Lateran obelisk


General description:
The lateran obelisk comes from Tebe, Egypt, where it was placed in Ammone's temple. It was erected almost simultaneously with the obelisk of Piazza San Pietro in front of the Vatican Basilica made by the architect Domenico Fontana. "The Lateran obelisk takes his name from the nearby basilica of San Giovanni in Laterano: this obelisk was ordered by Ramses, son of Sothis, king od Egypt...when they hoisted it on, it risked falling down, because of the weight of such a huge mass. Therefore, the king ordered that his son the tied on top of it, so that the need to safe the royal child might make the architect more careful. It was later raised in Tebe, in the temple of the Sun, to which is was devoted until 334 b.c.,at the time of the Emperor Costanzo, son of Costantine the Great... who took it away and sent it to Alexandria: however, fate disappointed the Emperor's wishes. Indeed, after the death of Costantine, the obelisk stayed for a long time on Alexandria, ignored by everybody. Later on Costanzo, heir of his father's glory, ordered to take it to Rome and hoist it in the middle of the Circo Massimo , where it stayed for a long time, until the Goths invaded Rome. At that point, it collapsed and layed down on the ground until Pope Sixtus, once he recognised its value, had it unearthed, and raised once again in the Piazza del Laterano (1588), where we can still admire it now." [G. de Sepi, 1678, " Obeliscus Pamphilius, hoc est, interpretatio Nova..." translated by Roberto Buonanno op.: The stars of Galileo Galilei and the Universal Knowledge of Athanasius Kircher.] The hieroglyphic inscriptions deal with the Pharaoh of the XVIII dinasty of Tutmosis III and IV of the XV century b.C.[Source: "Athanasius Kircher's theatre of the world" by Joscelyn Godwin].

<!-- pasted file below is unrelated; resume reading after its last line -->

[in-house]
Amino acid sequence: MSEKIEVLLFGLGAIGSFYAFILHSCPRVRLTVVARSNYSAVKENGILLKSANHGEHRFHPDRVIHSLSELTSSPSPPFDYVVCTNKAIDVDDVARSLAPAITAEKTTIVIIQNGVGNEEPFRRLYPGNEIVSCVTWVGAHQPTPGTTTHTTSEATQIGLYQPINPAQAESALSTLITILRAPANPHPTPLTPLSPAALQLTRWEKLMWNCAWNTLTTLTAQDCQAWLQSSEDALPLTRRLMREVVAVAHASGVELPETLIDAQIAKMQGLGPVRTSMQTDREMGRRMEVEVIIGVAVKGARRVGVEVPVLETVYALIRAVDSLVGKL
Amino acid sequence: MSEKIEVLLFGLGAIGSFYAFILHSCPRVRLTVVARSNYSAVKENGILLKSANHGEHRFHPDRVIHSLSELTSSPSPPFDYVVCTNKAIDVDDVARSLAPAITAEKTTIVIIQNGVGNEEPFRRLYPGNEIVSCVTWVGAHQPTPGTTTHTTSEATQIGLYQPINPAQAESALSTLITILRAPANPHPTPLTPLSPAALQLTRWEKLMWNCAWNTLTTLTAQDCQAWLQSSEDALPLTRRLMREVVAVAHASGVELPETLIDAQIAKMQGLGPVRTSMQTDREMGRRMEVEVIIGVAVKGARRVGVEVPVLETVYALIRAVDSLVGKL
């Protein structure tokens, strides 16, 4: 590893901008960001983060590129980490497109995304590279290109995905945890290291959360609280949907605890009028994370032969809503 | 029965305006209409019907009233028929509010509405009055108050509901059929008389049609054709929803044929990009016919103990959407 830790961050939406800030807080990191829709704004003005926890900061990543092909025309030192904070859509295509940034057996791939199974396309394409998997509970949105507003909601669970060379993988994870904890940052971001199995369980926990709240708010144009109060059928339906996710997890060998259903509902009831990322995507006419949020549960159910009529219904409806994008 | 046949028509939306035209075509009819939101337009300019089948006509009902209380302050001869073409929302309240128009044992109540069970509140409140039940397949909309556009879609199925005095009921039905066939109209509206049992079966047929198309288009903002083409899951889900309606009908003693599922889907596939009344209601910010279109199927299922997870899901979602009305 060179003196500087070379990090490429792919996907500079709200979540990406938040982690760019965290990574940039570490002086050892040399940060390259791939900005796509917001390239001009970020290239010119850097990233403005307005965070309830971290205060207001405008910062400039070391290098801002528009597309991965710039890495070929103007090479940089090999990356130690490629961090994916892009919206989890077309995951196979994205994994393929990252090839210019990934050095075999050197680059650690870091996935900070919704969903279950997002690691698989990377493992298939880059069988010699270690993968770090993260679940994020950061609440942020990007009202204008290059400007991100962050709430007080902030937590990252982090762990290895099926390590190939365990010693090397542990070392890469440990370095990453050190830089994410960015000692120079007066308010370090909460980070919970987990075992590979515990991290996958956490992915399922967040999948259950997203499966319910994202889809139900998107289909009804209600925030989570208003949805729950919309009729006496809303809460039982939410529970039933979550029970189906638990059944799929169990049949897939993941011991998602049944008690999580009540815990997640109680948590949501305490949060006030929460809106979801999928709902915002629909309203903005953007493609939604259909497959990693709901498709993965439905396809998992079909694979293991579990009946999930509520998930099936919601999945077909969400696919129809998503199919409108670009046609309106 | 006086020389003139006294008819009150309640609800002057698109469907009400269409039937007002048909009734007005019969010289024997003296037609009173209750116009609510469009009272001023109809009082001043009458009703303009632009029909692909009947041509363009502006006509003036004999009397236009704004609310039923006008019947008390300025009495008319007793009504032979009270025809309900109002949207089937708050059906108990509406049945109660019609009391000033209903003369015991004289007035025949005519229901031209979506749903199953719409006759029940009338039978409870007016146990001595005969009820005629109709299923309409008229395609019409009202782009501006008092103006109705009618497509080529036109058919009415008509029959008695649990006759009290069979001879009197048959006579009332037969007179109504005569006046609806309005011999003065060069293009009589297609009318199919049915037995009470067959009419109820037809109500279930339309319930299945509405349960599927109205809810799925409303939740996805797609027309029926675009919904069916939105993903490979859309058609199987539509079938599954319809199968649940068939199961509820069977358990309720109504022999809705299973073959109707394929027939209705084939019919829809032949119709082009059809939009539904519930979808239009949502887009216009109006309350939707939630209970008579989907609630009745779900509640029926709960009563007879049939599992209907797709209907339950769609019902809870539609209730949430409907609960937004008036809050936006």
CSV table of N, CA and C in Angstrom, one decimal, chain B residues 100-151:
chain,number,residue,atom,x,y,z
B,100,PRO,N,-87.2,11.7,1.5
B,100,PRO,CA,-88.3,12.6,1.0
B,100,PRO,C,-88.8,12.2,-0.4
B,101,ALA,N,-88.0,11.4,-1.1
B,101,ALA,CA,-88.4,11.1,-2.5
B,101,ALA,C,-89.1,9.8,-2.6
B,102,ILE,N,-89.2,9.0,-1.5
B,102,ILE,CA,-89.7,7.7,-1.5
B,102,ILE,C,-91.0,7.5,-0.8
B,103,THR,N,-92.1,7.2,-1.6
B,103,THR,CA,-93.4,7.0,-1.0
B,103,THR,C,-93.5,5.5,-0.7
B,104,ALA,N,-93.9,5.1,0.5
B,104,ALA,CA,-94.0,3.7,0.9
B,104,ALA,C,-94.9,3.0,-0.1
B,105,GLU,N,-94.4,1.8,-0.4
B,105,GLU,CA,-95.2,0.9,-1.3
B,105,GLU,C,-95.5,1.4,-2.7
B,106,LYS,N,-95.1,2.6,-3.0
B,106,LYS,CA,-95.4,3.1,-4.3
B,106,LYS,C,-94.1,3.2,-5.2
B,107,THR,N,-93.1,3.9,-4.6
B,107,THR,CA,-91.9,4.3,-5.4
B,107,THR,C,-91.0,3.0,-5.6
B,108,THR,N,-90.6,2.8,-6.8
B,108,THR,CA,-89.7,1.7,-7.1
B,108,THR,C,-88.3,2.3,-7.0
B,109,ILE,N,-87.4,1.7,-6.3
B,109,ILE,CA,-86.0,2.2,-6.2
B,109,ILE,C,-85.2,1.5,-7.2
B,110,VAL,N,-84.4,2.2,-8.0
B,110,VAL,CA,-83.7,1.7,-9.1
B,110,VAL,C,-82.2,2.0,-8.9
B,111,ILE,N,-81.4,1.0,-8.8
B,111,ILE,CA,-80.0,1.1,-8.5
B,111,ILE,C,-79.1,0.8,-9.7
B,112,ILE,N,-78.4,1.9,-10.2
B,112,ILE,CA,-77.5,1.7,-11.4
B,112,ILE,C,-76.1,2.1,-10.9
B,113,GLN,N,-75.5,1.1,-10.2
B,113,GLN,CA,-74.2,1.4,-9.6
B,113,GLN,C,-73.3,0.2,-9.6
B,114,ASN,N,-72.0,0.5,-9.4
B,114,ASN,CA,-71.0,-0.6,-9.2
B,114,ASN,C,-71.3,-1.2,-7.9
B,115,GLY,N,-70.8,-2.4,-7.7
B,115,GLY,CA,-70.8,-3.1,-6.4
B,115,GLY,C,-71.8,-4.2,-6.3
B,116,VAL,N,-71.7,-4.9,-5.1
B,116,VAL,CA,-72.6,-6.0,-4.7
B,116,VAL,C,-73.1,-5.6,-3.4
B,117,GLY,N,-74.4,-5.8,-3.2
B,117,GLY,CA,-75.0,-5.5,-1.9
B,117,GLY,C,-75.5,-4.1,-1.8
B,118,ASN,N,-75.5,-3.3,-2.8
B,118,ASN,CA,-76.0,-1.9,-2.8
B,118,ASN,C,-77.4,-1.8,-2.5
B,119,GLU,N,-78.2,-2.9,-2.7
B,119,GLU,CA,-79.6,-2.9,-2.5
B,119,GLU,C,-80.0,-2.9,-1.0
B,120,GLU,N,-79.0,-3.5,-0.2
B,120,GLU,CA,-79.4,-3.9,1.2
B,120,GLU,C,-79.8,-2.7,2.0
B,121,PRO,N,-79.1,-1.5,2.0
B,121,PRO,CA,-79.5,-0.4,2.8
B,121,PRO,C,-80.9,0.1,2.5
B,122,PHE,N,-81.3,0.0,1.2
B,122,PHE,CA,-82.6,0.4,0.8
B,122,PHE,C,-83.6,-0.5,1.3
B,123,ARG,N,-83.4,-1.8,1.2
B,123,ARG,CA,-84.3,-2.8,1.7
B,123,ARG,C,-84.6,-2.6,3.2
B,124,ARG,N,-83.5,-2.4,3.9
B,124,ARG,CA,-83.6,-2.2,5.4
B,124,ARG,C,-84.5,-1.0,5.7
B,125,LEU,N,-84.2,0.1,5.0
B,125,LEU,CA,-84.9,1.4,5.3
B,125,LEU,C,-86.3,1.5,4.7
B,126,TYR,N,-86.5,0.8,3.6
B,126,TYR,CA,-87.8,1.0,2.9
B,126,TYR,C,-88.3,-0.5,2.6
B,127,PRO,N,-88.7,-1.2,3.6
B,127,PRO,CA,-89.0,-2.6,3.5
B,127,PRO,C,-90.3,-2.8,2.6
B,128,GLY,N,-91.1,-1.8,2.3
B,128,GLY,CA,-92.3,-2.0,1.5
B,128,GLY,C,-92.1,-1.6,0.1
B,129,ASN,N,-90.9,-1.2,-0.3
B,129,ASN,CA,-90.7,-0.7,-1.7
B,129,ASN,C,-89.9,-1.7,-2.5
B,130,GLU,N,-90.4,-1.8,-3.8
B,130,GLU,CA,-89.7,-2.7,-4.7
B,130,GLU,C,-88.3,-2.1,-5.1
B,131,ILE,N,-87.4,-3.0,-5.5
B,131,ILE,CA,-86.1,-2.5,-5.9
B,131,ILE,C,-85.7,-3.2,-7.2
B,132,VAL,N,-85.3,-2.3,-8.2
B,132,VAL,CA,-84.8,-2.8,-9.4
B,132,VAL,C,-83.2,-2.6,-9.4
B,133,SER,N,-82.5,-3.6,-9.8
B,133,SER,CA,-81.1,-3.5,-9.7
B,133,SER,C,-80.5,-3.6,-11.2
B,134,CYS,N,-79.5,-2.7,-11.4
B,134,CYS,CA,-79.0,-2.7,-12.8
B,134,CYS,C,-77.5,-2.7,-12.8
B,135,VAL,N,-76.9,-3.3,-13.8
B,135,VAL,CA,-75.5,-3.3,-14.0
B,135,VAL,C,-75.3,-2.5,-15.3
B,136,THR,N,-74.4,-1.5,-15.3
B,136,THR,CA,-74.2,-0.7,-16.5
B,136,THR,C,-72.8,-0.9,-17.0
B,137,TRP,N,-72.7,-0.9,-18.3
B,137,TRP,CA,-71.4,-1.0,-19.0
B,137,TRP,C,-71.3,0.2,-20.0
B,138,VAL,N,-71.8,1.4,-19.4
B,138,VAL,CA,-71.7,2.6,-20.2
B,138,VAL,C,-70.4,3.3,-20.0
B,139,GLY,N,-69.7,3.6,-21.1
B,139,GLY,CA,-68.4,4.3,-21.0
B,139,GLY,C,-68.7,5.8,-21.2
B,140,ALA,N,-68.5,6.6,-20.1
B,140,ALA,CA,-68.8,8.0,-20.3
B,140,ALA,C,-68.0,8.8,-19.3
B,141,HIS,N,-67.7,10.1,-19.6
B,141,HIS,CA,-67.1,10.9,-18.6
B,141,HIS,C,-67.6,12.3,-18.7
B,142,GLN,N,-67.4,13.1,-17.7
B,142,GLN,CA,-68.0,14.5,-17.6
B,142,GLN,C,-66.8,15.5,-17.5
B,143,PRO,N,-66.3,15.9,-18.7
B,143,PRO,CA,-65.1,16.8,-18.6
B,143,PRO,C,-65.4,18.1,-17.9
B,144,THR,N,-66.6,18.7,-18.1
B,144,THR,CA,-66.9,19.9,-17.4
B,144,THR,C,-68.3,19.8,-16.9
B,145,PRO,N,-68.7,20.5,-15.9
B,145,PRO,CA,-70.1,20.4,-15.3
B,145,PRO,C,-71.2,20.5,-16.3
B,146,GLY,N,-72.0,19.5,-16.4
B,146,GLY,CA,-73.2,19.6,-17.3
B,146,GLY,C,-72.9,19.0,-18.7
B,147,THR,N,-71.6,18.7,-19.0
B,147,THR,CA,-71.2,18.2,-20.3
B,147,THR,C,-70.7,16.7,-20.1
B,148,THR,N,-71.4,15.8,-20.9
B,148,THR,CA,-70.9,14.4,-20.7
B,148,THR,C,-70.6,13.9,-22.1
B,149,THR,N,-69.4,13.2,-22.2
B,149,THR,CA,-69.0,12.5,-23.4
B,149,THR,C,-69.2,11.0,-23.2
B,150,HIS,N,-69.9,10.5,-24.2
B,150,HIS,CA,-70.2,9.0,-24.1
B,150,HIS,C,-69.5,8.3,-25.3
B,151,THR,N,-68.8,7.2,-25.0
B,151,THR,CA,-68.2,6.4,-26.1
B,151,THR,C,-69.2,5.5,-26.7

The obelisk was ordered by the Egyptian king Ramses I (ca. 1345 b.C.– June 1290/1289 b.C.), who was son of Sothis, head of the archers, and belonged to a warlike aristochracy from Nile delta. [Source: Kenneth A. Kitchen, "Il Faraone trionfante", Laterza, Bari (1994). p.29b]
Ferdinand III (13 July 1608 – 2 April 1657) was Holy Roman Emperor from 15 February 1637 until his death, as well as King of Hungary and Croatia, King of Bohemia and Archduke of Austria. He was Kircher's (Geisa, 2 May 1602 – Rome, 28 November 1680) patronus since the 1643 publication of "Lingua Aegyptica restituta", from which Kircher started his Egyptian studies on obelisks. Thanks to his financial support, Kircher published also "Oedipus Aegyptiacus". Because of that, Kircher dedicated his work on Lateran obelisk to him (infact on Lateran obelisk's press there is an iscription of Ferdinando III).
Athanasius Kircher, following Oropollo's studies (V sec. a.C, author of "Hieroglyphica") about two hundred hyrogliphical letters,understoond that the Egyptian language comes from Copto and the hyrogliphicy has a symbolic value. Kircher wrote about it: "Avendo seguito i significati reconditi esposti dagli autori…come un filo di Arianna, avvalendoci dell’aiuto della scienza analitica o combinatoria, mediante gli sforzi e le indagini di molti anni, alla fine, guidati e condotti da Dio, abbiamo penetrato gli arcani ed i misteri dei geroglifici” ( Ob. Pamph. Epist. Paraen. ad Fi.).